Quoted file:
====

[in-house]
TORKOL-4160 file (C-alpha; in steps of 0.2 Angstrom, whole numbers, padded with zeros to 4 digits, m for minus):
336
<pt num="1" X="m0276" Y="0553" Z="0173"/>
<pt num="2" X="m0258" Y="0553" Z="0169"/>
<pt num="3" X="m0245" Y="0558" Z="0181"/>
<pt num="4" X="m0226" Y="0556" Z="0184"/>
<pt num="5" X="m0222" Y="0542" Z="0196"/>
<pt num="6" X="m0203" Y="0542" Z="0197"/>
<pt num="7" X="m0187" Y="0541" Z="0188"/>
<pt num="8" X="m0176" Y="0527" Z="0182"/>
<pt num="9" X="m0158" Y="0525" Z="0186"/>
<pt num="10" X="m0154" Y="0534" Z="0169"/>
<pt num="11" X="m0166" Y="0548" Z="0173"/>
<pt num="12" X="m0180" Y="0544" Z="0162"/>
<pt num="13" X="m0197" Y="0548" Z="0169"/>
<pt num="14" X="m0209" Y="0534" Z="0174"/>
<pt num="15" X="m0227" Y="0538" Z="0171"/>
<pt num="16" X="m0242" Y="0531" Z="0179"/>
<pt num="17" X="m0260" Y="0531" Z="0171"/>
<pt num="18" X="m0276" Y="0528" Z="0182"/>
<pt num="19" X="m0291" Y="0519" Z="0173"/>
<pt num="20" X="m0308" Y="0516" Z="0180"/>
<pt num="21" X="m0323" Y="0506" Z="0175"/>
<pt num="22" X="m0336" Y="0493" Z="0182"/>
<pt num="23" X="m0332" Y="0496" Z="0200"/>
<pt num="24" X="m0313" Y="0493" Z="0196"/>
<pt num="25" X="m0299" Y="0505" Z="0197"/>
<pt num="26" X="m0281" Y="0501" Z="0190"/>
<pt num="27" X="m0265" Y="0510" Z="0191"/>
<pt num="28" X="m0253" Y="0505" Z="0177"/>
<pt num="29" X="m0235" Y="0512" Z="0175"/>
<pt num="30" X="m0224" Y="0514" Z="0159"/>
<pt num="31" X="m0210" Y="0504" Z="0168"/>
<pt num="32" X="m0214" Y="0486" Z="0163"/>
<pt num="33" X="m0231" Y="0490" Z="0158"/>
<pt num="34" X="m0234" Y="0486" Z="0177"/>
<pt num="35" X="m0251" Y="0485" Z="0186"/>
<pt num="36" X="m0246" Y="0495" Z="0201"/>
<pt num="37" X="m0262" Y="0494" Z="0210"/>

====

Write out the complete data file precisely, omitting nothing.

[in-house]
TORKOL-4160 file (C-alpha; in steps of 0.2 Angstrom, whole numbers, padded with zeros to 4 digits, m for minus):
336
<pt num="1" X="m0276" Y="0553" Z="0173"/>
<pt num="2" X="m0258" Y="0553" Z="0169"/>
<pt num="3" X="m0245" Y="0558" Z="0181"/>
<pt num="4" X="m0226" Y="0556" Z="0184"/>
<pt num="5" X="m0222" Y="0542" Z="0196"/>
<pt num="6" X="m0203" Y="0542" Z="0197"/>
<pt num="7" X="m0187" Y="0541" Z="0188"/>
<pt num="8" X="m0176" Y="0527" Z="0182"/>
<pt num="9" X="m0158" Y="0525" Z="0186"/>
<pt num="10" X="m0154" Y="0534" Z="0169"/>
<pt num="11" X="m0166" Y="0548" Z="0173"/>
<pt num="12" X="m0180" Y="0544" Z="0162"/>
<pt num="13" X="m0197" Y="0548" Z="0169"/>
<pt num="14" X="m0209" Y="0534" Z="0174"/>
<pt num="15" X="m0227" Y="0538" Z="0171"/>
<pt num="16" X="m0242" Y="0531" Z="0179"/>
<pt num="17" X="m0260" Y="0531" Z="0171"/>
<pt num="18" X="m0276" Y="0528" Z="0182"/>
<pt num="19" X="m0291" Y="0519" Z="0173"/>
<pt num="20" X="m0308" Y="0516" Z="0180"/>
<pt num="21" X="m0323" Y="0506" Z="0175"/>
<pt num="22" X="m0336" Y="0493" Z="0182"/>
<pt num="23" X="m0332" Y="0496" Z="0200"/>
<pt num="24" X="m0313" Y="0493" Z="0196"/>
<pt num="25" X="m0299" Y="0505" Z="0197"/>
<pt num="26" X="m0281" Y="0501" Z="0190"/>
<pt num="27" X="m0265" Y="0510" Z="0191"/>
<pt num="28" X="m0253" Y="0505" Z="0177"/>
<pt num="29" X="m0235" Y="0512" Z="0175"/>
<pt num="30" X="m0224" Y="0514" Z="0159"/>
<pt num="31" X="m0210" Y="0504" Z="0168"/>
<pt num="32" X="m0214" Y="0486" Z="0163"/>
<pt num="33" X="m0231" Y="0490" Z="0158"/>
<pt num="34" X="m0234" Y="0486" Z="0177"/>
<pt num="35" X="m0251" Y="0485" Z="0186"/>
<pt num="36" X="m0246" Y="0495" Z="0201"/>
<pt num="37" X="m0262" Y="0494" Z="0210"/>